During the shareholders meeting, Twomey admitted that 2007 had been the worst snowmobile sales season in a decade. But he was quick to assure shareholders that Arctic Cat was working to maintain Arctic Cat profitability and that Arctic Cat management had taken positive steps regarding its snowmobile product to meet the challenges. He noted that the 2008 model year reflected a 100 percent changeover in models in the past two years. All new Cats reflected the twin-spar design and new styling. He also pointed out that Arctic Cat had implemented a four percent workforce reduction to help control costs. He stated that Cat’s sales had undergone an inventory adjustment by reducing manufacturing that would result in dealers holding up to 30 percent less inventory this season.

Arctic Cat?s snowmobile line is all-new since 2006 with Twin-Spar chassis and new styling.

Cat Reorganization

A reorganization of Arctic Cat had already been announced prior to the shareholders annual meeting, but Twomey updated those present of the upcoming change, restating that engineering and manufacturing operations would remain in Thief River Falls. The sales, marketing and executive offices would move to an as yet undisclosed location in the western suburbs of Minneapolis. Twomey noted that Arctic Cat would be divided along product lines of ATVs, snowmobiles and PG&A. Each will have its own general manager and dedicated product staff.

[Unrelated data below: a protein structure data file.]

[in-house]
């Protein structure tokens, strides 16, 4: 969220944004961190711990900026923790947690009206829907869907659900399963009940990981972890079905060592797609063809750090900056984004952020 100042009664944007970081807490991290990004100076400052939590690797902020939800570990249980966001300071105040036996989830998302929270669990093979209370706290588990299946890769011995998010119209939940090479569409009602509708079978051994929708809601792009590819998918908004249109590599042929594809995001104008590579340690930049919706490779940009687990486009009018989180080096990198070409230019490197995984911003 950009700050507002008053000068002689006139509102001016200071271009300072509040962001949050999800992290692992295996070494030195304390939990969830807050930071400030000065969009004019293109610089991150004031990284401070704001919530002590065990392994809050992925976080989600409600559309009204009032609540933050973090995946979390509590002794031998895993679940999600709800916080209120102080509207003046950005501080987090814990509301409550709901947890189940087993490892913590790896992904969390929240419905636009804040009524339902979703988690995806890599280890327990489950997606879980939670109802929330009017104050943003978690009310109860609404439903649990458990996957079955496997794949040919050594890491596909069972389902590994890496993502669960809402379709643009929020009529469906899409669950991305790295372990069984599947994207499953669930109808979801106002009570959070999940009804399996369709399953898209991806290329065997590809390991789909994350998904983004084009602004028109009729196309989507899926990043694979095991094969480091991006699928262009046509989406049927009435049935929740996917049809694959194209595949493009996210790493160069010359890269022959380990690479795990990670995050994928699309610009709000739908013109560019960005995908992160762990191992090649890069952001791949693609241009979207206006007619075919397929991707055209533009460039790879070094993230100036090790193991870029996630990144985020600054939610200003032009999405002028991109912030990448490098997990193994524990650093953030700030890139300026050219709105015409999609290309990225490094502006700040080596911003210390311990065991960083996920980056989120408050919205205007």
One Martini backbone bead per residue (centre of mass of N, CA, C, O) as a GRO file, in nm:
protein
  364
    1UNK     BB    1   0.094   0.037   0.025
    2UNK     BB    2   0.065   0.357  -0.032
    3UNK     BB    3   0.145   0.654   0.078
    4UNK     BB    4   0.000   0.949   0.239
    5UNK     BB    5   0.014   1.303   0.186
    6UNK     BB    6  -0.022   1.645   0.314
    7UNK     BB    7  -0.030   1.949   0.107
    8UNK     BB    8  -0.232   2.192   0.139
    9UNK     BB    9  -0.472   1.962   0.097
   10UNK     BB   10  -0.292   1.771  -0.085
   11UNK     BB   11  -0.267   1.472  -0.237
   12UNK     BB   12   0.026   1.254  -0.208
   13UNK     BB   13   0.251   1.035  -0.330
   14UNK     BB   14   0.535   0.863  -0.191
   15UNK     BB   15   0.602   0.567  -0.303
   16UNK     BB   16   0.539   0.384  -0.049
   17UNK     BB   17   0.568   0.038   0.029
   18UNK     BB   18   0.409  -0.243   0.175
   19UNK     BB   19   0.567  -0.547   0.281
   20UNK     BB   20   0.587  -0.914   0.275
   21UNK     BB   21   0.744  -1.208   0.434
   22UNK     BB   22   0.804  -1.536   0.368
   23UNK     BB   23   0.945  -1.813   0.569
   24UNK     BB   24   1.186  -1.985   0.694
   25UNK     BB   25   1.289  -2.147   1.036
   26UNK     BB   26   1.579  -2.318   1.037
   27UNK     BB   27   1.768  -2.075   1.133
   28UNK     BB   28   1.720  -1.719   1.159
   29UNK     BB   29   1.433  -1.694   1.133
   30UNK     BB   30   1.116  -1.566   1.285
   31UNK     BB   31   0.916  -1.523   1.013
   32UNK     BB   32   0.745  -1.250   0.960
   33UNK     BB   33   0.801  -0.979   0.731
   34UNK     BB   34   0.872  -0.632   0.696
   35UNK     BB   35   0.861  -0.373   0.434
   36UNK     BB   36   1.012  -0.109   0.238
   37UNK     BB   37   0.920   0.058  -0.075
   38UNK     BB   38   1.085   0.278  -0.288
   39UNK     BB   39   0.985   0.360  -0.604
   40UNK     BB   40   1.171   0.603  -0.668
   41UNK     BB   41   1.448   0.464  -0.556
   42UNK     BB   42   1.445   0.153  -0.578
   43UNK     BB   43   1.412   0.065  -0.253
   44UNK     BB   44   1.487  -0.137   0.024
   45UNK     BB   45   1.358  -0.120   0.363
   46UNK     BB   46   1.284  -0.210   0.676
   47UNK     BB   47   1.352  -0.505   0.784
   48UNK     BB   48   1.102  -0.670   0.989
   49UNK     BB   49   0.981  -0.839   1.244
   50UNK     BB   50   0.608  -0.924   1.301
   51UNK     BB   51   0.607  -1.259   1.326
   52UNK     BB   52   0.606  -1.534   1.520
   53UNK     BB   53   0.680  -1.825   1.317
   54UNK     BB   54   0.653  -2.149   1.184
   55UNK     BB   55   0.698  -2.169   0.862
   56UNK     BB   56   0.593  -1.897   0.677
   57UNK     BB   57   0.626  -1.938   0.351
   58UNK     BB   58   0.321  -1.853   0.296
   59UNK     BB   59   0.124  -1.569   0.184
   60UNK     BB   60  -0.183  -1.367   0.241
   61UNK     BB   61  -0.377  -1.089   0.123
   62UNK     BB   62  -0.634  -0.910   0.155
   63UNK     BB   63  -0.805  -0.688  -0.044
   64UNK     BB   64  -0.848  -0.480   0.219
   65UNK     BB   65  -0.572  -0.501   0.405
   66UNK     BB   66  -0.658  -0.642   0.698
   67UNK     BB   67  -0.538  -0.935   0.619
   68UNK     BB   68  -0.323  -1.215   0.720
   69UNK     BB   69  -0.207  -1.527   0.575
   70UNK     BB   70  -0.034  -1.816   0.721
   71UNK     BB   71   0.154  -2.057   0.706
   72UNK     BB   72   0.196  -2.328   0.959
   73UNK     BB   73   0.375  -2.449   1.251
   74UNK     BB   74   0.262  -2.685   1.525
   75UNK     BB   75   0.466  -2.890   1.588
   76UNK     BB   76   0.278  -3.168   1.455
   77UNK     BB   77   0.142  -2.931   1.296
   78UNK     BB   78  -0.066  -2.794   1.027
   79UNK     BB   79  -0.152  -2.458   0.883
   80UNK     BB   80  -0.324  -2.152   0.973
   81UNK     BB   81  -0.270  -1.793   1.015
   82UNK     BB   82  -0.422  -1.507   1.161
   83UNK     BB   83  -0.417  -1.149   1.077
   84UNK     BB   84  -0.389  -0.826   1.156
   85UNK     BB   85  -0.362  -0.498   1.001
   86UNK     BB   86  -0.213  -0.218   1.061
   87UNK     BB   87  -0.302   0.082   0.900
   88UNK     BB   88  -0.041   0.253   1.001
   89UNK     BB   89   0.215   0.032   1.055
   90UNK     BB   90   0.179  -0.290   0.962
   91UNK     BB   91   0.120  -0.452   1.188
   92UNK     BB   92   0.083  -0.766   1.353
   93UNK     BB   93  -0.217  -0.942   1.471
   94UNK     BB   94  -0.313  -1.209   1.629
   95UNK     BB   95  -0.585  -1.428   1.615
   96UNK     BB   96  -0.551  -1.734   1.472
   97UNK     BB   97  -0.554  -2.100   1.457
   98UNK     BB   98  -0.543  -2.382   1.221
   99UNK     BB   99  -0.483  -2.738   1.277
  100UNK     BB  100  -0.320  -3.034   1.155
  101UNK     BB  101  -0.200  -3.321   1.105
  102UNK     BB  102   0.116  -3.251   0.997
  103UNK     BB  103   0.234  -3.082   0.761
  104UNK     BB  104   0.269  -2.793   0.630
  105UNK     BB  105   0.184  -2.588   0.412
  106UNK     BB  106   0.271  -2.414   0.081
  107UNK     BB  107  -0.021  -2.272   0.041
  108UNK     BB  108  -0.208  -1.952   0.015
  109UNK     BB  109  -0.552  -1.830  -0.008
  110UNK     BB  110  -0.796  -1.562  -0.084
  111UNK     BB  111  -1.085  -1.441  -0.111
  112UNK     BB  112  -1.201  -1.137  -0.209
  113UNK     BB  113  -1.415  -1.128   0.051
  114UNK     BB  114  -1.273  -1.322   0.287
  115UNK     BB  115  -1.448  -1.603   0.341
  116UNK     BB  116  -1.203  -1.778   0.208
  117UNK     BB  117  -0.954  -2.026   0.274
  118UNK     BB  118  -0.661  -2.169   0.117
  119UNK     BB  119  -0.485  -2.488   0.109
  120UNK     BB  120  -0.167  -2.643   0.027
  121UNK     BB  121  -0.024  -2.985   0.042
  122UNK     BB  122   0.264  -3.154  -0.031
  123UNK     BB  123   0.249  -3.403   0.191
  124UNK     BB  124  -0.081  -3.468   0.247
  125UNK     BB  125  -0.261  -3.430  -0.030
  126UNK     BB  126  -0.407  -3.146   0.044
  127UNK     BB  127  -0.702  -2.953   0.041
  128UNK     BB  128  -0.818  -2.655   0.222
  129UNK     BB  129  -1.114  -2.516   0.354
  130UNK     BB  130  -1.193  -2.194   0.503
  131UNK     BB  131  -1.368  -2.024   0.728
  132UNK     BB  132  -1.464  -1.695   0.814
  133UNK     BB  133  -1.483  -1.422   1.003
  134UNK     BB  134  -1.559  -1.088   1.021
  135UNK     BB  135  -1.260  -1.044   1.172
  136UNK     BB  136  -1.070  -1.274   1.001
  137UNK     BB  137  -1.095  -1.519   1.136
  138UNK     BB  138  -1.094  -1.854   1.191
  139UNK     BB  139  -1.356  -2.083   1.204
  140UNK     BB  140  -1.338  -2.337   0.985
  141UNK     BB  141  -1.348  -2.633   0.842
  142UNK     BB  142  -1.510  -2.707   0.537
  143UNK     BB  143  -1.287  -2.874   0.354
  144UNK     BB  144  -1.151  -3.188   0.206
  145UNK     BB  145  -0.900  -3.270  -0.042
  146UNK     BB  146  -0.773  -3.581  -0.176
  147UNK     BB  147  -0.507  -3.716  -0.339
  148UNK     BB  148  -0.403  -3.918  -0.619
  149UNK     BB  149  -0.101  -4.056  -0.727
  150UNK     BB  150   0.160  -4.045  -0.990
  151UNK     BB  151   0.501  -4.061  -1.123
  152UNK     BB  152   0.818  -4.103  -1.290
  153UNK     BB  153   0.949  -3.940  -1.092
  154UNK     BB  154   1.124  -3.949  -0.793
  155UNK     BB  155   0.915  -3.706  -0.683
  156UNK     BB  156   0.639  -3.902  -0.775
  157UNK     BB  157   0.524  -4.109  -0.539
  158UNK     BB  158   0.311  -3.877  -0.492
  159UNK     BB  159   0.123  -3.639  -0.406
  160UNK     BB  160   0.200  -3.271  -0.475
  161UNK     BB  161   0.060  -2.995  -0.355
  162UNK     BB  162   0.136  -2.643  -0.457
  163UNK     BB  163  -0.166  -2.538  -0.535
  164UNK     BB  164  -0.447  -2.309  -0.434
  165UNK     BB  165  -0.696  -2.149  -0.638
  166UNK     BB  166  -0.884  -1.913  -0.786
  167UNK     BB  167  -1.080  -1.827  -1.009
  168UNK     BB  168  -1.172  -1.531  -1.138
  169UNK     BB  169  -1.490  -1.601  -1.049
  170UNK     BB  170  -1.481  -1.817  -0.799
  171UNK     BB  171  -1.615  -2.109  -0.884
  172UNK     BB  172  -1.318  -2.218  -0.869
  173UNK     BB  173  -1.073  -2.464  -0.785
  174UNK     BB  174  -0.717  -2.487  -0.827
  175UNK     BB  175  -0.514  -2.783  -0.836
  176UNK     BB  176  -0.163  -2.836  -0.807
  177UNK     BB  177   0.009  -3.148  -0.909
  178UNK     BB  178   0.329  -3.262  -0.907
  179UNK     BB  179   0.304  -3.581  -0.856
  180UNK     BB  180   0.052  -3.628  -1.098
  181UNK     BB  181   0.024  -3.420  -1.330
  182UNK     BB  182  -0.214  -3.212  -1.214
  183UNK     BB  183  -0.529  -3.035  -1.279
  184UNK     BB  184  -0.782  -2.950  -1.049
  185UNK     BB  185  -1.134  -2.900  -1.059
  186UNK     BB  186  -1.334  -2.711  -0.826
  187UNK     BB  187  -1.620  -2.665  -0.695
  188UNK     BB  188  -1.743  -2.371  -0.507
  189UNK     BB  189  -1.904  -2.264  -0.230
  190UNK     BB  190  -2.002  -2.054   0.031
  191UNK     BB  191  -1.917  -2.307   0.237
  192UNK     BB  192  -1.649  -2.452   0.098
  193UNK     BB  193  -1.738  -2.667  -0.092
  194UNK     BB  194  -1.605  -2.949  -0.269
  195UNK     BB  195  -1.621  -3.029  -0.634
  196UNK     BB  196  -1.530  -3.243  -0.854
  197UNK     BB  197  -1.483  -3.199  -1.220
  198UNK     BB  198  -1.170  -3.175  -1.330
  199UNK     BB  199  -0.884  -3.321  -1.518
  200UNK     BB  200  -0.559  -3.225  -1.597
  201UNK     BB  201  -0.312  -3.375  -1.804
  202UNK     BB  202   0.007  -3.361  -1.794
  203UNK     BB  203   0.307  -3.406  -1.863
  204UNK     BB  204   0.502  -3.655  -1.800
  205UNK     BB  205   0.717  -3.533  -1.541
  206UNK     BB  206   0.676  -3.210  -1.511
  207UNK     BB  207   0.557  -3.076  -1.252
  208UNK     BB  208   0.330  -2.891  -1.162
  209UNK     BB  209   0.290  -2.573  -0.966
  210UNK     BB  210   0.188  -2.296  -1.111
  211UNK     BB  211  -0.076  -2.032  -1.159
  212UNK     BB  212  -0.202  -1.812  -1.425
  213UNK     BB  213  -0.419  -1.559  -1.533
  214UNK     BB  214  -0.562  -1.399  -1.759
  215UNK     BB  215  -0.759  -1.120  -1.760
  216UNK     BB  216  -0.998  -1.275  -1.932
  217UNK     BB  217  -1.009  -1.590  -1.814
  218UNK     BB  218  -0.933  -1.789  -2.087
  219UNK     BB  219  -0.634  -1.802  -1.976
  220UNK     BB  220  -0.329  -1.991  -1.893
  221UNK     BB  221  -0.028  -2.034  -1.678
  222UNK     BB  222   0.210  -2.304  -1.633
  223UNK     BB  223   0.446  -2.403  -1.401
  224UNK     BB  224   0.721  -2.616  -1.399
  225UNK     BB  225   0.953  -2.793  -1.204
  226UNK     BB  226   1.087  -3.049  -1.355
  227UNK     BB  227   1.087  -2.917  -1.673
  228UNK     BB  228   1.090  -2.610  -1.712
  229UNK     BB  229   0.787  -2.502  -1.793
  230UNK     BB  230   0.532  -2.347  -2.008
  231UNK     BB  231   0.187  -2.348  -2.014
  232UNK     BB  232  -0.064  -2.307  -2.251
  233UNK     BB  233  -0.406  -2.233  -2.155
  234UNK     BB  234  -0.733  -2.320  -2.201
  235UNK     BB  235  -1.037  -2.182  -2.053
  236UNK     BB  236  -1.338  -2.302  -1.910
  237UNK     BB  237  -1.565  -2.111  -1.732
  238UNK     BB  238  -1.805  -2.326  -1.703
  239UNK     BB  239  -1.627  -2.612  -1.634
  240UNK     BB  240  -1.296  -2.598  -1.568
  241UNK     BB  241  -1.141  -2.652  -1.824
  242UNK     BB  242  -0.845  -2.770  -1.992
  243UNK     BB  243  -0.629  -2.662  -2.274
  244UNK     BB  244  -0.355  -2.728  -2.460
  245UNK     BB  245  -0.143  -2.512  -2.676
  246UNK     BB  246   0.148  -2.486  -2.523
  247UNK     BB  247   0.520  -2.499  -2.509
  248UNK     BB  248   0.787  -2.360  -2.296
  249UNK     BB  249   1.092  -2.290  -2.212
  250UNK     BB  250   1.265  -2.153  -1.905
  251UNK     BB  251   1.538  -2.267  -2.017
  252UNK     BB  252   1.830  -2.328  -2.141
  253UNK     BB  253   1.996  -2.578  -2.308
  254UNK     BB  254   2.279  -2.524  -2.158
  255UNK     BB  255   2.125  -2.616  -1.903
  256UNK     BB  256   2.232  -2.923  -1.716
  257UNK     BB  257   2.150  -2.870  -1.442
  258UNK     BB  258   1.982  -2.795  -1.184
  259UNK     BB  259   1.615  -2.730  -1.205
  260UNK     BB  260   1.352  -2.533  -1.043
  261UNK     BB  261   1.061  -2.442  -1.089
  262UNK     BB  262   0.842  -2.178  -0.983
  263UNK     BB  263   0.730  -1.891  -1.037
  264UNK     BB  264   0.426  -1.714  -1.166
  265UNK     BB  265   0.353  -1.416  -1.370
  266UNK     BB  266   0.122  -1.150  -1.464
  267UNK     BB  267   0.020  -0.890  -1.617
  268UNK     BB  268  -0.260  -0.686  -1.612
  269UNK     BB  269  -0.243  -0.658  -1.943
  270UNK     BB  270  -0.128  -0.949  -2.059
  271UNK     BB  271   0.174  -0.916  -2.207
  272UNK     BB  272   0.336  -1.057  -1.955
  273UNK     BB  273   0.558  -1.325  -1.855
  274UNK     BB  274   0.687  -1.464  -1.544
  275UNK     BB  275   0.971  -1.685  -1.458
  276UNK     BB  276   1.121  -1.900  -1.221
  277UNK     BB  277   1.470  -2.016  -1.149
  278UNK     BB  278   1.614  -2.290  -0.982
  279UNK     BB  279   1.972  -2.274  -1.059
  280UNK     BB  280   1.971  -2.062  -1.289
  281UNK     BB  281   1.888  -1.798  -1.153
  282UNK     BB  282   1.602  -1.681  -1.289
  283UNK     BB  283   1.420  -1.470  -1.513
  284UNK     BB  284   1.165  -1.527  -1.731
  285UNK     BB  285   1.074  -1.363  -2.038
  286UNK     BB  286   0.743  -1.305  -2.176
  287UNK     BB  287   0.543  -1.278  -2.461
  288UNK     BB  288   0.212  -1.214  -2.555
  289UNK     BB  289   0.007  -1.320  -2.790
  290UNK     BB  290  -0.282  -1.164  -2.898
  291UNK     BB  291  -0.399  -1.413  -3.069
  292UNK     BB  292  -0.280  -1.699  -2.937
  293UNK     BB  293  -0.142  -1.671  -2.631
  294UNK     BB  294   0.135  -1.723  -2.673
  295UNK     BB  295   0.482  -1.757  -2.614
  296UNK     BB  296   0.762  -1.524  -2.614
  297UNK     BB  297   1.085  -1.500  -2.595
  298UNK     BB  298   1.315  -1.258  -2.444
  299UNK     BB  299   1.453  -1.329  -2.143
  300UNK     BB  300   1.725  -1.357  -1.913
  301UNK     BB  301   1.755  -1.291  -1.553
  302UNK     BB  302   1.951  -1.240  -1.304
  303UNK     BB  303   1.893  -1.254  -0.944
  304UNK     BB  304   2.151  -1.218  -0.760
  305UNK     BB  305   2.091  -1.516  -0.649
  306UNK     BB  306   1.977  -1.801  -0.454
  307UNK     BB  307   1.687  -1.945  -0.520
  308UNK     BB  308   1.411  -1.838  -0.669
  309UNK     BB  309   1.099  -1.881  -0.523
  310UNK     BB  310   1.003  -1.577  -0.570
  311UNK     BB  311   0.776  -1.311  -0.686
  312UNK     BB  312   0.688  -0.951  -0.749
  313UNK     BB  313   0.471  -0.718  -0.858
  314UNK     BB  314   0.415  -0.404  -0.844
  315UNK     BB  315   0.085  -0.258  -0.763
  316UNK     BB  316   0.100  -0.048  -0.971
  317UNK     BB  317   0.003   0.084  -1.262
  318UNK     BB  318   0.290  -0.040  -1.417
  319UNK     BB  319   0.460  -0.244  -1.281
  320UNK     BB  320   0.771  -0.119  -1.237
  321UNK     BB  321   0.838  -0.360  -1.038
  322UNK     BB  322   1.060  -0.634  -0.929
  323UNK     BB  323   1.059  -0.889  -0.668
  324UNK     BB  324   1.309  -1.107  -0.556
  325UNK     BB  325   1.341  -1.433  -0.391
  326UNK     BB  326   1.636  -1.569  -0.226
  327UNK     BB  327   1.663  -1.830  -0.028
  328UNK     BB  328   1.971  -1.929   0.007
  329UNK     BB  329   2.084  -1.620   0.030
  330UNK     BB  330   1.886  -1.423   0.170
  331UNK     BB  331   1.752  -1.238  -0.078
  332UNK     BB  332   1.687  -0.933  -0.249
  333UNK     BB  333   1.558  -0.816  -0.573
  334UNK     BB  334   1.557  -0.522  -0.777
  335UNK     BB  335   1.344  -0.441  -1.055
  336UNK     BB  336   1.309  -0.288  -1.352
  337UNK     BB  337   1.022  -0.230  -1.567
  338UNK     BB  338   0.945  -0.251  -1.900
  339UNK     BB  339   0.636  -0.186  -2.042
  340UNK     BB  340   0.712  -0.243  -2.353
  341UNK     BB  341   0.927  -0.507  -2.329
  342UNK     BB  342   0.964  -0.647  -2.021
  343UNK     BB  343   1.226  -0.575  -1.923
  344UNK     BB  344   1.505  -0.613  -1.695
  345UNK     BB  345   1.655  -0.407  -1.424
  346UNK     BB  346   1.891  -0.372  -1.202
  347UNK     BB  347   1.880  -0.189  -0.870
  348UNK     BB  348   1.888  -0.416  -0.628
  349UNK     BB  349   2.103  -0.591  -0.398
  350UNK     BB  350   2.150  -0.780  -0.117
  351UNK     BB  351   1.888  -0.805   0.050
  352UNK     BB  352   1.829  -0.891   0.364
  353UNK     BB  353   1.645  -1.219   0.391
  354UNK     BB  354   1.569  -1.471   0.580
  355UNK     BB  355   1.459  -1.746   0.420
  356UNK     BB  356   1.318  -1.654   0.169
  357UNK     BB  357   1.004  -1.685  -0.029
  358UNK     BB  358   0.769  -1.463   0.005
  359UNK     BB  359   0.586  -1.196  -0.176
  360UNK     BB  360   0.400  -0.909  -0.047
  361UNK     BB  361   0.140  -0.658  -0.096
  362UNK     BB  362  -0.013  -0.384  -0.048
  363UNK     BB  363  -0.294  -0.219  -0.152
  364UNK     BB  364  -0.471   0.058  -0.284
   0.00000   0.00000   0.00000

Post-meeting, we learned that as of the meeting not all general managers were in place. Further, we were told that an exact office location had yet to be determined. Of course, all this change isn’t scheduled to take place until the fall quarter.

Longtime Arctic Cat veterans in engineering and product development will remain in Thief River Falls. We have been told that the current ATV general manager expects to stay in Thief River Falls as well. Although Arctic Cat has an engine facility in St. Cloud, MN, just northwest of Minneapolis, the company has determined that an office site closer in to the Minneapolis metropolitan area is preferred.

Cat’s Cash

For Arctic Cat’s future Twomey stated “…initiatives to further lower costs should see success by 2009.” Often overlooked is the simple fact that despite the awful winter snows and dreadful recent history of snowmobile sales in the United States, Arctic Cat as a company has done very well in ATVs and especially well in sales of its side-by-side Prowler UTV. The sales success of these products contributes to the growth of PG&A. Plus, even more frequently overlooked is Arctic Cat’s cash position, which is very good and can counter these short-term downturns in a single product category.